As part of the Purex Insiders Program, I was selected to participate in the Purex Fels Naptha Laundry Bar Promotion. Y’all know by know that living with three young boys that I am quite acquainted with dirty laundry, and stains of many varieties. I love being able to use the internet (especially Pinterest) to find new and creative ways to win the Stain Battle. When they boys were younger, I was losing the war. Nothing that I tried was working on removing grass, grease, mustard, red juice, and blood from their clothes. I kept reading suggestions to use some shaved slivers of Fels Naptha, but I honestly had no idea what that was, and couldn’t find it in my local store. Finally, I thought to look on Amazon for it, and was pleasantly surprised to see that a 5.5 ounce bar is just $1.09. If you need a small add-on item to reach the $25 for Free Shipping (or Subscribe and Save Item to get the 15% discount instead of 5%), I’d highly encourage you to consider this item.
I enjoy learning about the history of products that I am thinking of trying, so I have a good idea of whether or not it will work for me, before I make a purchase. Fels Naptha has been around since 1893. While it looks like a bar of body soap, it’s found in the laundry section of supermarkets and grocery stores. Once I knew what it looked like, it was easy for me to find in the store. You can use it as a pre-treatment for stains by running one end under water and rubbing it on the soiled item. Now, the items I first tried this on were items I was on the verge of tossing or using for dust rags. These shirts had huge stains on the front where someone had eaten something greasy, and dripped huge grease spots. My other tried and true stain removal techniques had failed. They were perfectly fine (expensive) shirts, other than the stains, so I was willing to try anything to prevent throwing them out or cutting them up.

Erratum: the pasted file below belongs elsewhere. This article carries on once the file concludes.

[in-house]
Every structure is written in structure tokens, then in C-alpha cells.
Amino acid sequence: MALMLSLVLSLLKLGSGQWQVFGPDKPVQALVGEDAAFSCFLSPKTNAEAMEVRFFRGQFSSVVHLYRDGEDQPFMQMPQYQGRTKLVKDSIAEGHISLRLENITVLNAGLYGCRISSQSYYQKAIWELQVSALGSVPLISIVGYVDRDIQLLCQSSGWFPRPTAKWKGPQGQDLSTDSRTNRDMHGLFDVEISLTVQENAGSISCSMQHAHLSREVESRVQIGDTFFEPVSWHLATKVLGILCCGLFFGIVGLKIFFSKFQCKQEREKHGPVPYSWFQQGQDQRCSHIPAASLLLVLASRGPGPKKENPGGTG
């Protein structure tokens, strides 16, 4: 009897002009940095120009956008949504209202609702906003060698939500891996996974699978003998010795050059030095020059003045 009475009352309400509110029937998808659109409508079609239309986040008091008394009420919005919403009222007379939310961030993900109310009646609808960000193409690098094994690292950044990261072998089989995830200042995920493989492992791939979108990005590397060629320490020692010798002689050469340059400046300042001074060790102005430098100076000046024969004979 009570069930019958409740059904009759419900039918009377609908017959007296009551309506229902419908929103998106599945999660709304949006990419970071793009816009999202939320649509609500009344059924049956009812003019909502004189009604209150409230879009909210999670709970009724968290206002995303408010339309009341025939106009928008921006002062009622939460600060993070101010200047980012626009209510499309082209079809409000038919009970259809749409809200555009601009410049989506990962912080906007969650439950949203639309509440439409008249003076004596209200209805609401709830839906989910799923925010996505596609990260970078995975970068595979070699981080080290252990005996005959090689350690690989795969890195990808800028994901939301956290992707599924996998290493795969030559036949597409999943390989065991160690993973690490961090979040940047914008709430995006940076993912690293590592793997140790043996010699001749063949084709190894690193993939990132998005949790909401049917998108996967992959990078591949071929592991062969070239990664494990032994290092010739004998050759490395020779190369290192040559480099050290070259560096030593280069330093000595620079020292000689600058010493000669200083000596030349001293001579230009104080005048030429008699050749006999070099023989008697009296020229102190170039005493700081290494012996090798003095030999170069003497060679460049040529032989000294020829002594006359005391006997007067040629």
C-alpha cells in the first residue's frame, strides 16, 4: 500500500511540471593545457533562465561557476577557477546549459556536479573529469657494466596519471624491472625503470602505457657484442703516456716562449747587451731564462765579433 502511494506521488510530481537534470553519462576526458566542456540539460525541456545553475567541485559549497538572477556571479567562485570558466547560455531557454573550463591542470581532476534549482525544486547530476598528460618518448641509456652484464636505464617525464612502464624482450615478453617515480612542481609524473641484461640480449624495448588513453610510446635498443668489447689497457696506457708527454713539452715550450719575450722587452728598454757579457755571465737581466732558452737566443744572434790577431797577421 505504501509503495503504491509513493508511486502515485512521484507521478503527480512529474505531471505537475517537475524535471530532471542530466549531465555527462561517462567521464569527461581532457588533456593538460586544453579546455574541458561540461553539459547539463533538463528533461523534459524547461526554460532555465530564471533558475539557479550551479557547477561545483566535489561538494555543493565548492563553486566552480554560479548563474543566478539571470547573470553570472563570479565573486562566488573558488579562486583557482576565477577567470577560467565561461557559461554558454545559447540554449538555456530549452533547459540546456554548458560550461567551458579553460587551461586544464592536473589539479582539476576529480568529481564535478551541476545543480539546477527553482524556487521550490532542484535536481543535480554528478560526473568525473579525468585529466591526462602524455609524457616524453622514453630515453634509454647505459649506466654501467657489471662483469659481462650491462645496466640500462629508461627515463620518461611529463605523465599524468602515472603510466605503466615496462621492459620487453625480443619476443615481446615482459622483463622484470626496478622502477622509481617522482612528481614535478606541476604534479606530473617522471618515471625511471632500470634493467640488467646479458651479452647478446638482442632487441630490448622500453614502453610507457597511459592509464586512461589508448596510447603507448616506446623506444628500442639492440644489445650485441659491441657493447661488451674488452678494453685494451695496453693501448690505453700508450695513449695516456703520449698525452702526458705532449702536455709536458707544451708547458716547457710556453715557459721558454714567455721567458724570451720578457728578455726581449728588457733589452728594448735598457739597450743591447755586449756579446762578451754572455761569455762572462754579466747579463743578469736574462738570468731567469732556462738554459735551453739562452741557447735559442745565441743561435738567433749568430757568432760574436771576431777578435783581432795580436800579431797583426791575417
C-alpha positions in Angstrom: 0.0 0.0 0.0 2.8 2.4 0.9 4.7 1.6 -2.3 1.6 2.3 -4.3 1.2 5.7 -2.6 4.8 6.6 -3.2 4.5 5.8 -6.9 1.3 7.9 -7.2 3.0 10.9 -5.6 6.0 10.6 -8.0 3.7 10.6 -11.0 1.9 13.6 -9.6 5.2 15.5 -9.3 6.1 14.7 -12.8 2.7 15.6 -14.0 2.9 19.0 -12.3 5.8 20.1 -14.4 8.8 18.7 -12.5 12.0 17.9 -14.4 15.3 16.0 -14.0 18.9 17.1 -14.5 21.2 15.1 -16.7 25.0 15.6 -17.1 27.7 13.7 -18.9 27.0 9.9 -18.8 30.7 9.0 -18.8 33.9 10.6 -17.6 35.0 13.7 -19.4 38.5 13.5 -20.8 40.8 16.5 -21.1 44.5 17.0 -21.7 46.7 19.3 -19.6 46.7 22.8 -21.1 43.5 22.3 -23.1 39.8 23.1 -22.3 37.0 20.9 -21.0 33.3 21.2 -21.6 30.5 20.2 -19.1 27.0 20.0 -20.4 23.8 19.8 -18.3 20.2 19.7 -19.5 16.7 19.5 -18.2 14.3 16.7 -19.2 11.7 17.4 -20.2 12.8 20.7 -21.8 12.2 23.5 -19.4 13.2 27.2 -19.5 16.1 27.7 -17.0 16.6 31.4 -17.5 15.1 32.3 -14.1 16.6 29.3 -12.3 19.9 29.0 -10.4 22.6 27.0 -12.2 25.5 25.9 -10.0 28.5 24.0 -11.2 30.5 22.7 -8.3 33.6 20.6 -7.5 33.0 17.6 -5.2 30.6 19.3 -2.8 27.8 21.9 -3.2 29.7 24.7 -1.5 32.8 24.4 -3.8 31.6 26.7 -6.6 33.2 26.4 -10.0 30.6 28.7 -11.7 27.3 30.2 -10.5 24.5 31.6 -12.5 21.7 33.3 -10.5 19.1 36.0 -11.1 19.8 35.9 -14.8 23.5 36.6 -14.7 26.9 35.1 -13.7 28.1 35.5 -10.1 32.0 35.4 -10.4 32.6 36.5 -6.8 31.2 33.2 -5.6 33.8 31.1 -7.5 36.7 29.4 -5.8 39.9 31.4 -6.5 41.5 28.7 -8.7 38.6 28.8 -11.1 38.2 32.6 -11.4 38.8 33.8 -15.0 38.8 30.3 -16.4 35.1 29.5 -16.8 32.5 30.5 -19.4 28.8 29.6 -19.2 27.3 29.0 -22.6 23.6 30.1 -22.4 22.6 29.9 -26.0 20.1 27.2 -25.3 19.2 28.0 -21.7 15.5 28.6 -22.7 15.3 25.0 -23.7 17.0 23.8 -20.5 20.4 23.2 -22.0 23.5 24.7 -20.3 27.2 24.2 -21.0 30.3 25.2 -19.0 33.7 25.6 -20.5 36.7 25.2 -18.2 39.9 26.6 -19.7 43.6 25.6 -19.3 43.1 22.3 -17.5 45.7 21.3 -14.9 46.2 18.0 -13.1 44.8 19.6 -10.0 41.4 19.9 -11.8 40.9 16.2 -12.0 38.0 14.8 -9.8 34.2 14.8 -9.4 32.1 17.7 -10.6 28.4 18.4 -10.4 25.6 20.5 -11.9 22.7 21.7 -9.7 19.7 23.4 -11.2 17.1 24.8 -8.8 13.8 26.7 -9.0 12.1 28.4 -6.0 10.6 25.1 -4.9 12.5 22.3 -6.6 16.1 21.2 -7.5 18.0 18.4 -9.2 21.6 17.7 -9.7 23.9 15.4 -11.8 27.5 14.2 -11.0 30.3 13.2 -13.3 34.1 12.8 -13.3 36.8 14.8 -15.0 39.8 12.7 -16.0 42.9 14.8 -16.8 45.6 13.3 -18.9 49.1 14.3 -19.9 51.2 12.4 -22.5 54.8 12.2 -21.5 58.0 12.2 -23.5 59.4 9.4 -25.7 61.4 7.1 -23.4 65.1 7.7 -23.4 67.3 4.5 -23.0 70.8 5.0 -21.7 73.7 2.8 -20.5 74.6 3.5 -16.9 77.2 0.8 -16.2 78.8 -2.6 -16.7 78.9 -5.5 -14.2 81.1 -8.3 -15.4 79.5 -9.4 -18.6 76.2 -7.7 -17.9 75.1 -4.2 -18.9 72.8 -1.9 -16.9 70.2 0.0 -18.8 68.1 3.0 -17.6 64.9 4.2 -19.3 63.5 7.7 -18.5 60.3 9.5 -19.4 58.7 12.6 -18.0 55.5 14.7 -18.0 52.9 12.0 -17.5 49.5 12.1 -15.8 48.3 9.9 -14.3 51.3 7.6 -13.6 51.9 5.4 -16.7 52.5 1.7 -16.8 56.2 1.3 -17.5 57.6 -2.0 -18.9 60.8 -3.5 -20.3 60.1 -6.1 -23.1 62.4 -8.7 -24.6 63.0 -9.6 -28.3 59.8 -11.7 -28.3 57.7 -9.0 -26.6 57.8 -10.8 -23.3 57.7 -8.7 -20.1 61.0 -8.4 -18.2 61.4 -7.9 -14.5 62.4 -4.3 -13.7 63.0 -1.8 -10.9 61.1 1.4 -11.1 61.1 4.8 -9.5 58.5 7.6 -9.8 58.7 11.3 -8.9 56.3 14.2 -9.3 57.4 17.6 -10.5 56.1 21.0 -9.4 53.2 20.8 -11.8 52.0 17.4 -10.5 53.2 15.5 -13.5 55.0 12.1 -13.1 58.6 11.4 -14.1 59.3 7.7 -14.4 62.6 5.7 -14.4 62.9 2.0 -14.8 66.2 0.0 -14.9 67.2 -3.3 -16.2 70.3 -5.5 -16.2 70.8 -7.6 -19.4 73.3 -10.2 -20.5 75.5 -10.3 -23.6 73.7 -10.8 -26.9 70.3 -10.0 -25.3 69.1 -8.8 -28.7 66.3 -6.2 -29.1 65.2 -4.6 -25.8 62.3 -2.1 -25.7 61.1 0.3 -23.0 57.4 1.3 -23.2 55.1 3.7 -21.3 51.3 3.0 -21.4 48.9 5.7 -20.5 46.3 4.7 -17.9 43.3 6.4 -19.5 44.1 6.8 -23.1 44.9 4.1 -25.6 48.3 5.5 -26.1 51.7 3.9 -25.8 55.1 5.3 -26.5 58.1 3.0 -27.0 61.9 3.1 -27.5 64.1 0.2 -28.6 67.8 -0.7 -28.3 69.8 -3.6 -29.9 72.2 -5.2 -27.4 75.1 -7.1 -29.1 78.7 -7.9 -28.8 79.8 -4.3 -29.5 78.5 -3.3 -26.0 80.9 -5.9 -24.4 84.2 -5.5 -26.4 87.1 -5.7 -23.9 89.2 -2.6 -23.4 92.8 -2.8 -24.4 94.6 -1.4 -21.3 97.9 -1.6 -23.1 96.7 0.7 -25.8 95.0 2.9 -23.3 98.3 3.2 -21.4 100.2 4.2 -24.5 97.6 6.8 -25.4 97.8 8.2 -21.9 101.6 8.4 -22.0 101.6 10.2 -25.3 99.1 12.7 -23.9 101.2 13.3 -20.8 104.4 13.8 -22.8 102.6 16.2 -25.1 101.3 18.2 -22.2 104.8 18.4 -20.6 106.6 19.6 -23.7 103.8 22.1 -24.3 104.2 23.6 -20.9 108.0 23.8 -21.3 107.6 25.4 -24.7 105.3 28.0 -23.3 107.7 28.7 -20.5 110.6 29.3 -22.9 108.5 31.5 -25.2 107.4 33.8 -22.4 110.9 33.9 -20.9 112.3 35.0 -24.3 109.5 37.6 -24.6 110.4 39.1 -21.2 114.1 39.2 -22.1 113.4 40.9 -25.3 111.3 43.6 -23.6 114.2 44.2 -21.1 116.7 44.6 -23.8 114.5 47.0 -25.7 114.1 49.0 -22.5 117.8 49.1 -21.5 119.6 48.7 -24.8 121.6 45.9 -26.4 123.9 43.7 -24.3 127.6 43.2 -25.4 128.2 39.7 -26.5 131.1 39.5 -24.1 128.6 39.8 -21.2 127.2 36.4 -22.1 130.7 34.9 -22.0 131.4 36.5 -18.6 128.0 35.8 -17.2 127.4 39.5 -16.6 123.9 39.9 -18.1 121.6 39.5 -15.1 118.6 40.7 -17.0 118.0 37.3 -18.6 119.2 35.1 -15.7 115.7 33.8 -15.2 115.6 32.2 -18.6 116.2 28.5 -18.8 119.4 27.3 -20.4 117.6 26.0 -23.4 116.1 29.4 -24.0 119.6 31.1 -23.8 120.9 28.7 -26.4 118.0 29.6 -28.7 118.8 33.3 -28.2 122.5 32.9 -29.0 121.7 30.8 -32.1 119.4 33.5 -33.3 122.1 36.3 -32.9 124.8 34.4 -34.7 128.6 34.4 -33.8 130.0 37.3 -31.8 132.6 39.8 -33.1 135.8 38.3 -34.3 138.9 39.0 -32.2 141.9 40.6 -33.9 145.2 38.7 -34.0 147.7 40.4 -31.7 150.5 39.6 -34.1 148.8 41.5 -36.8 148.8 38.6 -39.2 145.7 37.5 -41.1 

I took a Fels-Naptha Bar, dampened the end, and rubbed it on the greasy stain. I also purchased a small grater to use exclusively for laundry, and I grated up one half of the bar. I like one with a box so it stays contained, and I can store the other half of the bar inside the box until I need to use it again. You can add the grated portion to a wash cycle in the washing machine, and it will help treat residual stains. *Note: I always check to make sure the stains are completely gone before putting the item in the dryer, because the heat can cause the stain to set in.
What are some other uses for Fels Naptha Soap?
- Poison Ivy Treatment. Launder clothes with grated soap to remove the resin. Some people use it directly on the area of skin affected by the poison ivy, sumac, or oak to help dry up the rash. There IS a warning from the manufacturer on the bar that it can cause skin irritation, so use caution if you choose to attempt this. People have been doing this for over 100 years (Wikipedia).
- To make homemade Laundry Soap (1 Cup Grated Fels Naptha, 1/2 Cup Washing Soda (I use Arm & Hammer), 1/2 cup 20 mule team borax mix. Mix and store in air tight container, use 2 Tbsp per load. *I do NOT know if this is safe for HE, I used it in my washing machine (bought in 1996) for years though.
- To clean a shower or tub
- Pest Control
- Cleaning grout – rub soft toothbrush across bar, then scrub grout
- As an ingredient in making homemade Deer Repellent
Disclosure: Purex provided me with a sample of Purex Fels-Naptha Laundry Bar in exchange for a product review. However, all the opinions expressed here are my own.
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